Succeeding in a big beer city like Philadelphia can’t be easy. This is a town that sits alongside Portland, San Diego, and Asheville as one of the great beer Meccas in the United States, after all. While that means it’s packed with beer lovers, it also means there is a lot of competition. How do you rise above the pack and get noticed in a city that is already swimming in a sea of amazing beer? For the brewers at Saint Benjamin Brewing Company, it has been a combination of hard work, smart business, and tapping into the lessons they learned as homebrewers. Located in the historic Kensington section of Philly, Saint Benjamin is named after the city’s most famous denizen, Benjamin Franklin. Good ol’ Ben was known for many things, and one of them was brewing. Ben Franklin was an avid homebrewer who never actually said the beer quote famously attributed to him – “Beer is proof that God loves us and wants us to be happy” – but who did brew an excellent spruce ale that some modern...

Sour Beer Do's and Dont's

Few things get a beer geek ready to talk your ear off than name-dropping a sour beer or two. Sour beers are more of a distinct continent on Planet Beer than a style as there are many styles of sour and/or wild ales. It’s a world countless homebrewers want to dive into, but also one they may find a little intimidating. Between strange microbes, lengthy fermentation times, the risk of contaminating your equipment you’d be forgiven for thinking that brewing sours is difficult. The good news is, brewing sours isn’t all that much different than brewing any other beer. You brew, you pitch, you wait, you package. The only thing different are the details. Consider some of the DO’S and DON’TS below and you’ll find yourself navigating the slightly offbeat world of wild ales in no time. Homebrewing has come a long way over the years, and there are now means of making quick sours that don’t require the extensive aging and wild fermentation traditionally used in making these beers. This piece...

Made to be Broken: Style Bending and Thinking Outside the Box

Rules are made to be broken. Admittedly, I may be a little biased in that regard. I grew up in a household that leaned towards punk rock rather than Pat Boone, my teachers wondered when I was finally going to straighten out (answer:32), and speed limits were more suggestions than limits. That same slightly reckless philosophy applies to my love of beer and, more importantly, to my love of making beer. Oh, make no mistake; I am a great admirer of well-crafted, perfectly executed examples of classic beer styles. In many ways, I lament the way today’s craft beer world doesn’t fully appreciate a perfect English bitter or simple brown ale. But when I’m standing over a hot kettle or about to open a bottle representing the fruits of my labors, there is always a little part of me that likes to thumb my nose at the expected and embrace the unexpected. This doesn’t always work out of course. Carefree experimentation means you will brew some batches you won’t want to share with friends. But...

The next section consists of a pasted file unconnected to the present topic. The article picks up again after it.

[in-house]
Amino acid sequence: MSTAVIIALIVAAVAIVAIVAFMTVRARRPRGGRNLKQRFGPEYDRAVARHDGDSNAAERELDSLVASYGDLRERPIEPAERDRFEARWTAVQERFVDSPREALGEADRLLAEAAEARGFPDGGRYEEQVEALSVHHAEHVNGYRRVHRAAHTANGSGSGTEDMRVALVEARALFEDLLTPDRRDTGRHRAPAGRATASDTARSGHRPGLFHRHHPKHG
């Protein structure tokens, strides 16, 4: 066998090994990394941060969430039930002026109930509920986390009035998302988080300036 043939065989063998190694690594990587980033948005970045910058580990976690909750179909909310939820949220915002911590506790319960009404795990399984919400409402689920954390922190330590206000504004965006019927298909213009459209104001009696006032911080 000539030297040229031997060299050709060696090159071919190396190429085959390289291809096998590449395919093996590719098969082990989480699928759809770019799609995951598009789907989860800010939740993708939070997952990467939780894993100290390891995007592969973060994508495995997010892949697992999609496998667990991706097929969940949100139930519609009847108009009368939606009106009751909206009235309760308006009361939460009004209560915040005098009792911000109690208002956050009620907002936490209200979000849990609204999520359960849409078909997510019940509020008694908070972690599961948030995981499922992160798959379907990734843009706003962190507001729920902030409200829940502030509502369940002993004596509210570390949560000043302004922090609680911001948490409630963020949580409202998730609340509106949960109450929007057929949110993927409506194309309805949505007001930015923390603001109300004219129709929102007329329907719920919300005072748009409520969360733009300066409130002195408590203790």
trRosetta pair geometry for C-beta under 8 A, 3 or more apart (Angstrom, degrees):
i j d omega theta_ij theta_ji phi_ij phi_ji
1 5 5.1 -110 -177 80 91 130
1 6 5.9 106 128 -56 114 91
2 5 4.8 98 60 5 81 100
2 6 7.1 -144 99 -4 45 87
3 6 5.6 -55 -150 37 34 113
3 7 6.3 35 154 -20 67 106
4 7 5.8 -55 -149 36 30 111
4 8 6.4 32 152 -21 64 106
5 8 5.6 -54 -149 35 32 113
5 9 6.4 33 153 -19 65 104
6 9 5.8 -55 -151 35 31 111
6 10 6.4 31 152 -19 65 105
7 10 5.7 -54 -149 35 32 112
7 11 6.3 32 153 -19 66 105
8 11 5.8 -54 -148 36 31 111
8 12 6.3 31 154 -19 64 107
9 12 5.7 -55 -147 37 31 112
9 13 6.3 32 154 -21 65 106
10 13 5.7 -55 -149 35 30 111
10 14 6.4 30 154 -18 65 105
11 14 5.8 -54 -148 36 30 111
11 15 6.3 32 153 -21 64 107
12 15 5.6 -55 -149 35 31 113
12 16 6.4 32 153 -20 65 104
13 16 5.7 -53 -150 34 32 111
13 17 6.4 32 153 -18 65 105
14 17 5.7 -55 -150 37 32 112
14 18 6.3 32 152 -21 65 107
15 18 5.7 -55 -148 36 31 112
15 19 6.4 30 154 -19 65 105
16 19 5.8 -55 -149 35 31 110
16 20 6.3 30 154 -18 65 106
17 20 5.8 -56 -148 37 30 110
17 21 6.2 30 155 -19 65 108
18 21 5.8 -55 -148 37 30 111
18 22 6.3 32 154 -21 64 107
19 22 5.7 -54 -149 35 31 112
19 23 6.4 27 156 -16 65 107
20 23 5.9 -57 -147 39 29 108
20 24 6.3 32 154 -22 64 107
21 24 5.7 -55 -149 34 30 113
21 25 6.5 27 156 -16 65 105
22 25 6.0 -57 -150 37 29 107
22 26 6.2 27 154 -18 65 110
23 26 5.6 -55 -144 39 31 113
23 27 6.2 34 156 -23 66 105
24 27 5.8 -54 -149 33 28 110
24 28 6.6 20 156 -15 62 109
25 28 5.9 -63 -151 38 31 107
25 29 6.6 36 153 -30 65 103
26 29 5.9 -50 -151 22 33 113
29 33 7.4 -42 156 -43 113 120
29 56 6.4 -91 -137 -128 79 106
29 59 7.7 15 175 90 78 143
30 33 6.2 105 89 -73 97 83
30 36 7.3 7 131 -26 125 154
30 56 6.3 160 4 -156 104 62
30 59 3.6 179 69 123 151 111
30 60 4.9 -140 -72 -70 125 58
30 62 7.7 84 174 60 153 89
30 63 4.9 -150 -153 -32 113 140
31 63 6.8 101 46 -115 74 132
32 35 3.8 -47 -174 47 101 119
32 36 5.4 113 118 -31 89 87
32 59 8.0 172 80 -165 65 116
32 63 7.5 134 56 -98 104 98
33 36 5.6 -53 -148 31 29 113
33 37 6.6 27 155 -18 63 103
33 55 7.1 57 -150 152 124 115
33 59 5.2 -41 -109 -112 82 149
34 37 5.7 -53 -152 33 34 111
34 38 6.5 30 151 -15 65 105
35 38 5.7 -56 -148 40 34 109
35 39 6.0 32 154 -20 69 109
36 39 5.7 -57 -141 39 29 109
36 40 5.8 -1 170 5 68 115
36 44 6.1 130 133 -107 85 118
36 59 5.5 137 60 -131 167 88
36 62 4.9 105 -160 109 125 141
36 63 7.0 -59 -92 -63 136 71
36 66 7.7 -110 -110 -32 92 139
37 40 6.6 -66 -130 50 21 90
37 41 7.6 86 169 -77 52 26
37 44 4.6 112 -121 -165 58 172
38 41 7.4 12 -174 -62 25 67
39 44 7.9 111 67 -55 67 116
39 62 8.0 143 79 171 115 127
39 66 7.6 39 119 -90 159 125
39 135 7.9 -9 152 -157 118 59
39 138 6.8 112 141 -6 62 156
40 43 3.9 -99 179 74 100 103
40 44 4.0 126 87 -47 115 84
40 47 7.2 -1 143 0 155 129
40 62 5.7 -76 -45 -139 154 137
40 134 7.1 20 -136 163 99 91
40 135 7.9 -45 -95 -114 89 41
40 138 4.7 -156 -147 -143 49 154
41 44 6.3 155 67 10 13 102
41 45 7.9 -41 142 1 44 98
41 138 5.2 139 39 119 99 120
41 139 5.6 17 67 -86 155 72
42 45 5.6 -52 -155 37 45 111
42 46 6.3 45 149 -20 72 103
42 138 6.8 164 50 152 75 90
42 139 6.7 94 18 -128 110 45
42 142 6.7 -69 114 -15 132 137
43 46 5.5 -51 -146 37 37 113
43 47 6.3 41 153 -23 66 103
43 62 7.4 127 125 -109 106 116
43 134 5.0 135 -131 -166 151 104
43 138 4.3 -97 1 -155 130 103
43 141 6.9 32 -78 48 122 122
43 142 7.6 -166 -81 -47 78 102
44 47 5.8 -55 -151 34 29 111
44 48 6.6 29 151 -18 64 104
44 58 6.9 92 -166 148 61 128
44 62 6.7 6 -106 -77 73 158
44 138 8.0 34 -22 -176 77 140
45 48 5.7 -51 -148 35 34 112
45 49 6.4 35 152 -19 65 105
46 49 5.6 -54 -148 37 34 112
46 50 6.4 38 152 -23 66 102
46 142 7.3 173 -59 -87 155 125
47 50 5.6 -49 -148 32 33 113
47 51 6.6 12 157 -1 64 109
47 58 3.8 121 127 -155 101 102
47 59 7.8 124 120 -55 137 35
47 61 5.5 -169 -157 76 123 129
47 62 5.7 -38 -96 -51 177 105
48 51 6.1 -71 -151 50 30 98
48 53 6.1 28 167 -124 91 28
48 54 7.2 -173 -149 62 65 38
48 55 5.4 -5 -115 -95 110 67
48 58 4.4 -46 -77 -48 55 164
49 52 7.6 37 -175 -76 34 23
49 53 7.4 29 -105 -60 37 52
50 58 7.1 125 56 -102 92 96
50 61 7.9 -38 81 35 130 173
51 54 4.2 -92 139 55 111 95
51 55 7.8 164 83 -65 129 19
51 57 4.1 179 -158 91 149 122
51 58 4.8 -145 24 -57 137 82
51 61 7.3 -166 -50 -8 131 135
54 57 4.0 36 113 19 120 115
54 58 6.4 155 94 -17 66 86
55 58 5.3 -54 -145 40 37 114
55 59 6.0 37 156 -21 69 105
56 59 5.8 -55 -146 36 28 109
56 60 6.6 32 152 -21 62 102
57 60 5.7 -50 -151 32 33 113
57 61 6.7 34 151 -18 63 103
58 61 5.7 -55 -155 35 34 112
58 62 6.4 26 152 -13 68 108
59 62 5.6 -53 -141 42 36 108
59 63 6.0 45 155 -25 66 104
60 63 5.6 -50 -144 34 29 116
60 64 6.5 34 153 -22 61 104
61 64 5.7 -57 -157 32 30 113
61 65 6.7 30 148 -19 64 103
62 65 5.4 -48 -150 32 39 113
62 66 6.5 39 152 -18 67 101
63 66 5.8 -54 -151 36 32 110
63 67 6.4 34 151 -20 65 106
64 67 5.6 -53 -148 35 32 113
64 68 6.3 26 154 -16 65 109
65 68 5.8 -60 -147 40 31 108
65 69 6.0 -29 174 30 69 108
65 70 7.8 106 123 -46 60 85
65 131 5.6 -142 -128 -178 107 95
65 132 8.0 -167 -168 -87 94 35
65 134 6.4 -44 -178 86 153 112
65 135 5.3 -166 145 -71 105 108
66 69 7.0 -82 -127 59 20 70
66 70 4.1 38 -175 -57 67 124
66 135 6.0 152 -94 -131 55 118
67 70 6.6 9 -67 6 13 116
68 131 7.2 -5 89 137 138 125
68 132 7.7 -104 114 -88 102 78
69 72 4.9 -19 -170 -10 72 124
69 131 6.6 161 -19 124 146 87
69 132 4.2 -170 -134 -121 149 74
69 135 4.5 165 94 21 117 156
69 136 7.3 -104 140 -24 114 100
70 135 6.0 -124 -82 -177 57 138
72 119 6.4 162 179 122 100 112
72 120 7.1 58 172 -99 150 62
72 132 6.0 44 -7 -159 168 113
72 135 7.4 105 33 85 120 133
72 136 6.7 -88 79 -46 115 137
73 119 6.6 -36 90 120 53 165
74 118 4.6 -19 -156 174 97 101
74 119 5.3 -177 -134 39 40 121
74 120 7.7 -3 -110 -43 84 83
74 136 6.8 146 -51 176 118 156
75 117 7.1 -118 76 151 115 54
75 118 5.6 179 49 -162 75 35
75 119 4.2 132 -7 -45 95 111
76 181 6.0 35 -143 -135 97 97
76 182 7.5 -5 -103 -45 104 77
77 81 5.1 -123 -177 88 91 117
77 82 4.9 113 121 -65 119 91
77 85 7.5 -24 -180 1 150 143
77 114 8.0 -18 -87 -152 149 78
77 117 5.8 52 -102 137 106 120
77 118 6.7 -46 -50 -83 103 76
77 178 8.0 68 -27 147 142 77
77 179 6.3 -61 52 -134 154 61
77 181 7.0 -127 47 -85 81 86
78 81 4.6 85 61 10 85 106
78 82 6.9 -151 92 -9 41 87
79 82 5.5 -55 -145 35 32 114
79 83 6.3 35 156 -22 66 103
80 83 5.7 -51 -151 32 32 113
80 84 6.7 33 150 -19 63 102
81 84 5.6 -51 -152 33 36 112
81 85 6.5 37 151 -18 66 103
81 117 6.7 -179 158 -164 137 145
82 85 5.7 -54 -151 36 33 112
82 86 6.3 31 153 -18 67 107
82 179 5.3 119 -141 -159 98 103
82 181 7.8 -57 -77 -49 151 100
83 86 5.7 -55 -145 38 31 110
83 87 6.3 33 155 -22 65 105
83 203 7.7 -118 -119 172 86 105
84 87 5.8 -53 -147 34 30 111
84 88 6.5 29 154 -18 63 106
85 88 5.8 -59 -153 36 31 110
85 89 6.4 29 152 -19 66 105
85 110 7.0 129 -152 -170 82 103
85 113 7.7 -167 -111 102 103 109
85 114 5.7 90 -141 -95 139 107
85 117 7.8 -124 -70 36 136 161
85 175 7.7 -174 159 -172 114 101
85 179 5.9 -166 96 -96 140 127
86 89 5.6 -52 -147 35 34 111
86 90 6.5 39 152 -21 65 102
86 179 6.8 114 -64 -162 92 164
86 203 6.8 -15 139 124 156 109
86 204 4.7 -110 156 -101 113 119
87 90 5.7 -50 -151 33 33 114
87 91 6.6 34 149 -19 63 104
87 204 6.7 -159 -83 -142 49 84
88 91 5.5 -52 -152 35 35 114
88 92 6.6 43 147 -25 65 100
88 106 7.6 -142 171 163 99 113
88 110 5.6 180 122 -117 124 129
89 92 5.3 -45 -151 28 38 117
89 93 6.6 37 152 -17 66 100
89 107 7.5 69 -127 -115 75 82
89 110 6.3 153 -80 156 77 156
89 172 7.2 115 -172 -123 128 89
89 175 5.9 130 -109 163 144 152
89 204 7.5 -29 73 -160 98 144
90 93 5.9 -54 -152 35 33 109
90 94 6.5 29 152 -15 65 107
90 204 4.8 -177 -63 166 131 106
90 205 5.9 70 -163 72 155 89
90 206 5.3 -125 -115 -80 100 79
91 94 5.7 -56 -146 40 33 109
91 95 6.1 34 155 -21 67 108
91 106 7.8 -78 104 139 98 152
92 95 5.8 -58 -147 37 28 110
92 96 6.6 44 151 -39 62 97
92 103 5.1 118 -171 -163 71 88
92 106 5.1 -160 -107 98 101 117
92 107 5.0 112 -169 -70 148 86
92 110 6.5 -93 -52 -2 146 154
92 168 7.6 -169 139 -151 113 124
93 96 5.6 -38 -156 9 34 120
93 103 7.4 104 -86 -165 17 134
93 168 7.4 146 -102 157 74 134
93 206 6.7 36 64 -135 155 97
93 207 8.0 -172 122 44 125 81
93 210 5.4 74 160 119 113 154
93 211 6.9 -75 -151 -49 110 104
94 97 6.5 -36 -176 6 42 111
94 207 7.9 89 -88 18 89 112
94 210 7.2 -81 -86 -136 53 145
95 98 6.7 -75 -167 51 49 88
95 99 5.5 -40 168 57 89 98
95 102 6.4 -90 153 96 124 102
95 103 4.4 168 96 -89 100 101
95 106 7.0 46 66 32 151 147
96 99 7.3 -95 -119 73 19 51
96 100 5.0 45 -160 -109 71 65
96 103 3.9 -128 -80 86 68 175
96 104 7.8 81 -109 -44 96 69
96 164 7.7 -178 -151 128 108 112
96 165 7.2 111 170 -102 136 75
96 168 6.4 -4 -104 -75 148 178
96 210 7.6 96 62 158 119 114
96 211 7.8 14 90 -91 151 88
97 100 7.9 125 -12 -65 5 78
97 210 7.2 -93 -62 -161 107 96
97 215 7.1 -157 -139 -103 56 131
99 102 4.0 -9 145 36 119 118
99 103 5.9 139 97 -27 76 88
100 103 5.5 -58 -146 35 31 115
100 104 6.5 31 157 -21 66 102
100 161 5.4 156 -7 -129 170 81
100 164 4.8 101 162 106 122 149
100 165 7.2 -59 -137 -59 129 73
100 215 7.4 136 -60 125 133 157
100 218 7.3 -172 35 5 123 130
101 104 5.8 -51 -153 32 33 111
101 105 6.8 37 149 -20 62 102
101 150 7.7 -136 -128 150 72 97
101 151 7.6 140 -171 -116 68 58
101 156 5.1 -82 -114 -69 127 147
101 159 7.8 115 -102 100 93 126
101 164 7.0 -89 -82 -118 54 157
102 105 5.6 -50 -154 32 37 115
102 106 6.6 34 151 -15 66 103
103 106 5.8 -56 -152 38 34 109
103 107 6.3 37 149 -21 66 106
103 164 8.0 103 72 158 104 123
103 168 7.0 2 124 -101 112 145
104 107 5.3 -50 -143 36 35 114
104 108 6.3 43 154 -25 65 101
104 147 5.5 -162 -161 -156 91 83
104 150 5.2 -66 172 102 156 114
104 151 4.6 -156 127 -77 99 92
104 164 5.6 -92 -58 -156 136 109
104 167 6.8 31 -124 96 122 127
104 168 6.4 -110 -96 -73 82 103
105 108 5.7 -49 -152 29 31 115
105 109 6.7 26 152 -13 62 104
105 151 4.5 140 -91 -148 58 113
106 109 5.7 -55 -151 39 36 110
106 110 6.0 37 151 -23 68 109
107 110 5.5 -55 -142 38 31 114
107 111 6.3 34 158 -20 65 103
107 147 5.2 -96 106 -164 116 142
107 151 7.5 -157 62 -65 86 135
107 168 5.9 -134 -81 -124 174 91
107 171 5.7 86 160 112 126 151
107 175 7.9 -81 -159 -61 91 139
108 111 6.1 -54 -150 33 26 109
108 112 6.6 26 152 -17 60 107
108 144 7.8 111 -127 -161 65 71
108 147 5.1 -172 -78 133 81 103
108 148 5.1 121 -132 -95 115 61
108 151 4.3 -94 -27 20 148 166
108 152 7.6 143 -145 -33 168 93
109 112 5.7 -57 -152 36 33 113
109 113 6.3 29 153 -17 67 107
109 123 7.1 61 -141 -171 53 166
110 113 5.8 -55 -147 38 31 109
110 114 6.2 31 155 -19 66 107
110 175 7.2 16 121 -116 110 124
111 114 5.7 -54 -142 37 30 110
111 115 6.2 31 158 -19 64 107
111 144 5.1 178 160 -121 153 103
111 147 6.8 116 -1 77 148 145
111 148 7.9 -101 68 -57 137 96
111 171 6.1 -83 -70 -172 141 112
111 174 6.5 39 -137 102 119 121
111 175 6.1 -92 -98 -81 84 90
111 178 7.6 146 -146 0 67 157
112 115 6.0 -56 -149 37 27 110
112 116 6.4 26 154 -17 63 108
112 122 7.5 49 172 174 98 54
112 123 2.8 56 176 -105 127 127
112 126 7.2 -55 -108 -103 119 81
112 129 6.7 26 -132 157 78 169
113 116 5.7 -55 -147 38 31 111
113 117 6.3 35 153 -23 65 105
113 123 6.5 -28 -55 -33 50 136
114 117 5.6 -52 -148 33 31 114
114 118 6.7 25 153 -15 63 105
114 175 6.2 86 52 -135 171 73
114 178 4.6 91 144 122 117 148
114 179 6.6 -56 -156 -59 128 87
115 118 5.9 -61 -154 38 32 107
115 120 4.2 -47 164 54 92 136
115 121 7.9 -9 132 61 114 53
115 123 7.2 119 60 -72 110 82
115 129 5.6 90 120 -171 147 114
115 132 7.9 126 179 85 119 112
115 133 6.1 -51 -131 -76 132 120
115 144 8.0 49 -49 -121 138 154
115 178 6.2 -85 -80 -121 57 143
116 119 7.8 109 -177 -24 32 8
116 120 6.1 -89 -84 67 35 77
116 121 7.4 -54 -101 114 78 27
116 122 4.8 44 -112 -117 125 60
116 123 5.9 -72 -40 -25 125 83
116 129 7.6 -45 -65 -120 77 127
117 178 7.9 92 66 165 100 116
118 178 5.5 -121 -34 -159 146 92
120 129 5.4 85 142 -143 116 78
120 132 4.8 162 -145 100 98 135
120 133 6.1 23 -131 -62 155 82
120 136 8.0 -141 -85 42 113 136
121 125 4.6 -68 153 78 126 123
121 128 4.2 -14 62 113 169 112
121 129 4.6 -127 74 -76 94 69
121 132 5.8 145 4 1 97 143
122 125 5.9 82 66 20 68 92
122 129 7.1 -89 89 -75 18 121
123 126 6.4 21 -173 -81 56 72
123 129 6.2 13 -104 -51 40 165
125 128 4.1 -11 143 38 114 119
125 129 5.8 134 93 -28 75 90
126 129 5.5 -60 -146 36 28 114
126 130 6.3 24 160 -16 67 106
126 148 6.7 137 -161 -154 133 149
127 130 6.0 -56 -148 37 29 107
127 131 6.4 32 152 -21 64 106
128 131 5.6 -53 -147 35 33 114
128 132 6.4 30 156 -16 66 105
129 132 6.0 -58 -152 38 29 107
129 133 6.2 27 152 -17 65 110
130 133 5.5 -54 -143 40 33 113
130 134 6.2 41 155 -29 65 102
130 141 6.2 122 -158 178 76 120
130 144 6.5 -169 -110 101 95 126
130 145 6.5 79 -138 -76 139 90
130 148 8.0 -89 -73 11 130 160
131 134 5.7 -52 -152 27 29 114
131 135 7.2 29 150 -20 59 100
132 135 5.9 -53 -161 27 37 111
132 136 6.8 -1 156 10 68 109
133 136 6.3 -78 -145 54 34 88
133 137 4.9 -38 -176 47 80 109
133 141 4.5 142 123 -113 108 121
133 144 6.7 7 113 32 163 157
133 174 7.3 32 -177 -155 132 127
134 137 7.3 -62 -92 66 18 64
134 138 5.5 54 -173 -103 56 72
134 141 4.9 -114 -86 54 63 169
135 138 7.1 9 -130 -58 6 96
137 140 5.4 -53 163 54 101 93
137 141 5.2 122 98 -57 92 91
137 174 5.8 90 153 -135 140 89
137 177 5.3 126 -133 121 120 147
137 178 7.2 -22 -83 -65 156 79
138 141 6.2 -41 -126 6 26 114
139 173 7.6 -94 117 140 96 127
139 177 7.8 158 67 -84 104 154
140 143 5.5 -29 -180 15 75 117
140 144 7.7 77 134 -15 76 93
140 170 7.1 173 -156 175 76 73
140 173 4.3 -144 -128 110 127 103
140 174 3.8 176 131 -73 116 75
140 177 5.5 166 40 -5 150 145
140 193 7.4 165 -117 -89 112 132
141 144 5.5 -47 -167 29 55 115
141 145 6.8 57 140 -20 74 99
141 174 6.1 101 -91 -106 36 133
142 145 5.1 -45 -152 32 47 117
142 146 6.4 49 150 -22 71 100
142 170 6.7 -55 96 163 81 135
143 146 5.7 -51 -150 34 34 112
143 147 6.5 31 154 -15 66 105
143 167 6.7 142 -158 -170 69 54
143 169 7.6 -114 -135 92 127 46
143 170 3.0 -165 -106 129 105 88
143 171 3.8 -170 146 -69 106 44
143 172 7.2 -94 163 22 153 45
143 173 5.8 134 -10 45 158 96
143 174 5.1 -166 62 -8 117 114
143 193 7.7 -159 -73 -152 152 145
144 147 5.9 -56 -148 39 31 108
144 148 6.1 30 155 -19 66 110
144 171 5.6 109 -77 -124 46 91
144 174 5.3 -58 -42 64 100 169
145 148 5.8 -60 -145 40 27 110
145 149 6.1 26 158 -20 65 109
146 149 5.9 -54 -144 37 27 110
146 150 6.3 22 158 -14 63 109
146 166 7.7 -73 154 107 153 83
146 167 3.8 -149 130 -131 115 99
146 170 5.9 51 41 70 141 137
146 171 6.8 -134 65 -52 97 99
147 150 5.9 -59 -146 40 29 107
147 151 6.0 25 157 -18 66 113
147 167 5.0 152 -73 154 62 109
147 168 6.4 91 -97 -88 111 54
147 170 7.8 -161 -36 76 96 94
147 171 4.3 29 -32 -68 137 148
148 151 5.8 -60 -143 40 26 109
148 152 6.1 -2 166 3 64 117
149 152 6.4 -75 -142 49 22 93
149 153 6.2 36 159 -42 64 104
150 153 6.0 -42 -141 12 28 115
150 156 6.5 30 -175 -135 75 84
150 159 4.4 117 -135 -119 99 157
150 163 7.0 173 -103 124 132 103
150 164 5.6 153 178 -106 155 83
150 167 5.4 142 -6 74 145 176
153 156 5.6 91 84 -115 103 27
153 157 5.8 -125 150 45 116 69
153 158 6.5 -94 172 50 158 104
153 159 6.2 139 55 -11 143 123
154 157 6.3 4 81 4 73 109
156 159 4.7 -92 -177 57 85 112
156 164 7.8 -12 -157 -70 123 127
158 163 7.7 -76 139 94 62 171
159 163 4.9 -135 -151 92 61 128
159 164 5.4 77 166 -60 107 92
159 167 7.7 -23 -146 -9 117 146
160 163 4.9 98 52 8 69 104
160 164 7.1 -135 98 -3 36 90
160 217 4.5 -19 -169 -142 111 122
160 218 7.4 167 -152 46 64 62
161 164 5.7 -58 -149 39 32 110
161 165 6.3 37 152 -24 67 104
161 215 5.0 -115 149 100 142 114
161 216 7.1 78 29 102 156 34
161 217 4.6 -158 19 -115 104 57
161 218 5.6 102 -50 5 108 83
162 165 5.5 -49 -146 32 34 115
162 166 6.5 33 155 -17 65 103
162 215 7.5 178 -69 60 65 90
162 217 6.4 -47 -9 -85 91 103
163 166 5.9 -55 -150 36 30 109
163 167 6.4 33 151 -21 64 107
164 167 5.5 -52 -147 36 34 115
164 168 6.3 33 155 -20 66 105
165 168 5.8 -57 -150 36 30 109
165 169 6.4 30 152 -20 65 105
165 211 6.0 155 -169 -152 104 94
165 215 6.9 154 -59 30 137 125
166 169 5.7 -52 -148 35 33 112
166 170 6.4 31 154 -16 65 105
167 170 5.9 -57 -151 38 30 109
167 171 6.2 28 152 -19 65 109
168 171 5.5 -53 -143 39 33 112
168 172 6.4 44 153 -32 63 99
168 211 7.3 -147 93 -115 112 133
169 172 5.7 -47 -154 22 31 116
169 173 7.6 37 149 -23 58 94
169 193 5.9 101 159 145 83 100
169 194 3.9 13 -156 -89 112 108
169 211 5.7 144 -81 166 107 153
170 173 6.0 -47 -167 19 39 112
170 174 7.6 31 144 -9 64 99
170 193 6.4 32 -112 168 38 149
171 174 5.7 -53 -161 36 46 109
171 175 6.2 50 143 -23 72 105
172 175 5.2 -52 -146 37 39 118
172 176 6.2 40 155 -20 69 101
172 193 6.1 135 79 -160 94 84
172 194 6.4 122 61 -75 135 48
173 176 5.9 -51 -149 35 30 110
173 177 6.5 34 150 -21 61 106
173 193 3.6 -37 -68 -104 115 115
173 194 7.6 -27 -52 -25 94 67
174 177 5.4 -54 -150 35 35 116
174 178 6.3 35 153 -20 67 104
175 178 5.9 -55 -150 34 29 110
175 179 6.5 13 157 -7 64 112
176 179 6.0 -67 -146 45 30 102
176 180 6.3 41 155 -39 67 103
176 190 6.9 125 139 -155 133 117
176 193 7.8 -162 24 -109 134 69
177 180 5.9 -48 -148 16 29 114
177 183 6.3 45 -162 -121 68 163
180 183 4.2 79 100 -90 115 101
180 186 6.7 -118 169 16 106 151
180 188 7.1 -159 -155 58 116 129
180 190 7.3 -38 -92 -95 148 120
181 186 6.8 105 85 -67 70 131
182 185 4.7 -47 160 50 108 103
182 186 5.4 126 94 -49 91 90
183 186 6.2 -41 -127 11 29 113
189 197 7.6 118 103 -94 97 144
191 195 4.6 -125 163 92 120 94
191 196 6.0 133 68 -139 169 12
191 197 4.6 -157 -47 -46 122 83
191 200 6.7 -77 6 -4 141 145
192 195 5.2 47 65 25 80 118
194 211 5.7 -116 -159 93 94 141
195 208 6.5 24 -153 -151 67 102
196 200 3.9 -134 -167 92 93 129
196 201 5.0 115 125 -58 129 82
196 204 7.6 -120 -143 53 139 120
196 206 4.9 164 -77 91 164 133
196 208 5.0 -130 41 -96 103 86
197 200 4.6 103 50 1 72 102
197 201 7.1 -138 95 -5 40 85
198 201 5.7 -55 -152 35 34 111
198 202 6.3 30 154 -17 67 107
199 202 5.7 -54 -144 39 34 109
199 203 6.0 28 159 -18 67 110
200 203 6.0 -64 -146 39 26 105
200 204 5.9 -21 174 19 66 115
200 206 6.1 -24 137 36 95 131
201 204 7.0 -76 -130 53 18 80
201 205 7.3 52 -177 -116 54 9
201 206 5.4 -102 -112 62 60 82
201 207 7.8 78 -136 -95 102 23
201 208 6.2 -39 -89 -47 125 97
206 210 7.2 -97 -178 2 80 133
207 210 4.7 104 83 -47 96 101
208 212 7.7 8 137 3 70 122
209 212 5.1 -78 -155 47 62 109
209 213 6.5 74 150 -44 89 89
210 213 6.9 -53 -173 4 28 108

Experimenting With Ingredients In Your Kitchen To Make Prepackaged Kits Unique

Kits are a staple of the homebrewing scene. Put together by your local homebrew shop or the big online retailers, they are all-in-one boxes that give you everything you need to create beers that are time-tested and brewer-approved. Sometimes they are clones of popular craft brews, other times they are retailer exclusives that recreate classic styles, but either way they take the guesswork out of making a great beer. For both newbie homebrewers and veterans alike, that can be a very welcome thing indeed. But sometimes you want to throw a little twist into an old favorite. Sometimes you want to get creative but don’t know where to start. Sometimes you have a beer idea in mind, but don’t want to spend ages tinkering with a base recipe before you start introducing more unusual elements. That’s when you start kitbashing. What was once a kit-based Abbey ale became three different beers thanks to some kitchen ingredients and experimenting in secondary. Don’t Be Afraid to Split Batches –...

Growing Hops With Limited Space

There are few things in the homebrew world as enjoyable as growing your own hops. Being able to craft a killer pale ale or IPA with hops you grew yourself is not only fun; it’s one of brewing’s most enjoyable bragging points (and let’s be honest, we all like a small brag now and then). Unfortunately, not everyone is blessed with space enough to grow their own hops. These aggressively growing bines can climb to upwards of 30 feet tall, spreading out bushy limbs covered in the fragrant hop cones we know and love. Most growers built tall poles or trellises for their hops, which require materials and yard space. But here’s what you may not know: You don’t actually need a huge yard or sprawling acreage to grow your own hops. In fact, if you get creative, you can even grow hops indoors – and we’re going to give you some tips how. We’re going to start with a brief overview of the basics of hop growing, but if you already know your stuff feel free to skip to the next section. Growing Hops...

Growing Ingredients for Use in Your Homebrew

For most homebrewers, the process begins and ends in their brewing area, and whatever goes into their beer comes from their friendly neighborhood homebrew supply shop or their favorite online retailer. While there is nothing wrong with that-- it’s a system that serves countless happy homebrewers every year -– it’s possible (and impossibly fun) to expand your brewing hobby to an unexpected place: your garden. You don’t have to be a skilled gardener to do it either, nor do you need a lot of space. All you need is the desire to be even more hands-on and creative with the things that go into your beer. If you want to get started, here are some ideas on things you can grow at home for use in your homebrew, as well as how to use them and the kinds of beer you’ll want to brew so these homegrown ingredients will shine. Cilantro Cucumber Plant in Window Box Cigar City’s sought after cucumber saison kicked off a minor trend of cucumber craft beers, with breweries like AleSmith, Ballast...